In the news...

Genome editing in agriculture: methods, applications, and governance

July 12th, 2018 / ISAAA, US

The Council for Agricultural Science and Technology (CAST) released an Issue Paper titled Genome Editing in Agriculture: Methods, Applications, and Governance. CAST explains that genome editing is a powerful new method that enables unprecedented control over genetic material and offers the opportunity to make rapid advances that influence agricultural practices. …

Will Africa embrace CRISPR gene editing and the next phase of the biotech revolution?

July 12th, 2018 / Genetic Literacy Project

B4FA Fellow Lominda Afedraru writes:
Scientists around the world are increasingly turning to the promise of CRISPR gene editing to tackle any number of problems facing humanity.
These efforts may have started in the US, Europe and Asia, but they have since spread to African nations. South African scientists are exploring the …

Seed industry sees plant breeding innovation as key to sustainable agriculture

July 6th, 2018 / AgroNews

“Innovations in plant breeding are enabling us to develop plants that meet the needs of a changing world,” said President of the International Seed Federation (ISF) Jean-Christophe Gouache at the opening ceremony of the ISF World Seed Congress 2018 in Brisbane, Australia. “This is down to the ‘power of genetics,’” …

Managing resistance of African stem borer to BT-maize

July 5th, 2018 / Farmers' Weekly

Andri Visser, a doctoral student at the Unit for Environmental Sciences and Management at North-West University, explores how assumptions about the behaviour of the African stem borer affect the resistance management strategy and sustainability of Bt-maize.
he African stem borer has proved a formidable foe for maize producers in South Africa. …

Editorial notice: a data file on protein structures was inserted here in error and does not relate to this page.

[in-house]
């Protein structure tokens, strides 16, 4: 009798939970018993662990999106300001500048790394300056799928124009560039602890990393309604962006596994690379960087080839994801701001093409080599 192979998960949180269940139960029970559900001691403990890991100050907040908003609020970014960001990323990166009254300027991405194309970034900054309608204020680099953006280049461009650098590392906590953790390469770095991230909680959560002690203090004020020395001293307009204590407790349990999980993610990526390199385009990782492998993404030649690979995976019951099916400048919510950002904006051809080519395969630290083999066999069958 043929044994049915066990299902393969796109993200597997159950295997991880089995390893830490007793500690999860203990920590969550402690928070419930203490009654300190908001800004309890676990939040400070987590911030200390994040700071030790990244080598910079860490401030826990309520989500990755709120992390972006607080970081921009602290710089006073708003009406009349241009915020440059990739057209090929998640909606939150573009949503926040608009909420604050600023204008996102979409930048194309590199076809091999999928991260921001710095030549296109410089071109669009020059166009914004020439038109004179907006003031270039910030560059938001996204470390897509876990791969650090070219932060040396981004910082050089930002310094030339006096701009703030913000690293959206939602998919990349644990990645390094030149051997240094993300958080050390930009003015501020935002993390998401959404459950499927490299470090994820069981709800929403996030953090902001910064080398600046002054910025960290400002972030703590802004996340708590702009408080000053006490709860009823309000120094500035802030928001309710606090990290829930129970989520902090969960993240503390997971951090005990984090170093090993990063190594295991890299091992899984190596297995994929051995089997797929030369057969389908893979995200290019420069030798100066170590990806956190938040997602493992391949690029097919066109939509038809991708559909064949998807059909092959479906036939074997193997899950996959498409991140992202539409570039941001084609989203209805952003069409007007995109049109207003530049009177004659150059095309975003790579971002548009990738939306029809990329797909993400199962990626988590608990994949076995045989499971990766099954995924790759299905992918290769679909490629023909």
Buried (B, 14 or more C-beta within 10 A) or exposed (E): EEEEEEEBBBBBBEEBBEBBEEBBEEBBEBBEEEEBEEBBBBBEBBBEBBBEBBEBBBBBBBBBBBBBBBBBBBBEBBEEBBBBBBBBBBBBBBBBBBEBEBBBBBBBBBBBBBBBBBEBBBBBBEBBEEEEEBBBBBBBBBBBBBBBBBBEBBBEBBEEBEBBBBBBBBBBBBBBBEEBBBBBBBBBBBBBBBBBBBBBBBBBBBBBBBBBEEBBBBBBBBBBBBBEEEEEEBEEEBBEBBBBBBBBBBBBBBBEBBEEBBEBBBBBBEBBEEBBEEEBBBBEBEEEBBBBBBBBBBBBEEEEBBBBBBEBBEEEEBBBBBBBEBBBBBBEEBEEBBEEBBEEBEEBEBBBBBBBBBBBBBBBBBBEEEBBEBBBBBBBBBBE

Gene editing approach aims for broad disease resistance in staple food crops

July 4th, 2018 / AgriLife Today

A novel gene editing approach could hold the key to broad-spectrum disease resistance in certain staple food crops without causing physical detriment to the plants, said a Texas A&M AgriLife Research scientist.
Dr. Junqi Song, AgriLife Research plant pathologist in Dallas, explores how a “knock-in” gene editing approach might achieve better …

How sorghum’s drought-resistant genes could benefit other crops

July 2nd, 2018 / Agri-Pulse

University of California researchers are on the path to discovering genes that assist in drought resistance in sorghum, which could potentially be applied to other important cereal crops like corn, wheat, rice and barley in the years to come.
“We’re going to need crops that have better drought tolerance in the …

Ethiopia progresses with GMO crops

July 2nd, 2018 / Alliance for Science, US

In an effort to improve agricultural productivity and safety, Ethiopia has approved the commercial cultivation of genetically modified (GM) cotton and field research on GM maize.
The two crops have been genetically engineered to include genes from Bacillus thuringiensis (Bt), a common soil bacterium that is widely used to control insect …

How GMO crops can help Nigeria achieve food security

June 29th, 2018 / New Telegraph, Nigeria

The tortuous journey to creating food security through bio-technology has been undulating, but it is a sacrifice worth making by stakeholders who have been involved in the processes. Over the years, farmers’ productivity and profitability have continued to decline in Nigeria and other developing countries, due to several factors, ranging …

Who is afraid of GMOs? Fear peddlers

June 28th, 2018 / Daily Nation, Kenya

Margaret Karembu, Director of International Service for the Acquisition of Agri-biotech Applications (ISAAA) AfriCenter and Chair of the Open Forum on Agricultural Biotechnology (OFAB) – Kenya Chapter, writes:
The genetically modified organism (GMO) debate remains engulfed in a maelstrom of controversies. Sadly, what is largely a First-World debate continues to increasingly …

Popular rice variety gets extra gene power to fight bacterial attacks

June 27th, 2018 / The Hindu, India

Researchers at the Hyderabad-based Indian Institute of Rice Research have developed a new variety of the popular Improved Samba Mahsuri (ISM) rice that can resist bacterial blight disease.
Bacterial blight disease, which affects rice crop, is caused by bacteria, Xanthomonas oryzae, and drastically reduces rice productivity.
The high yielding ISM variety is …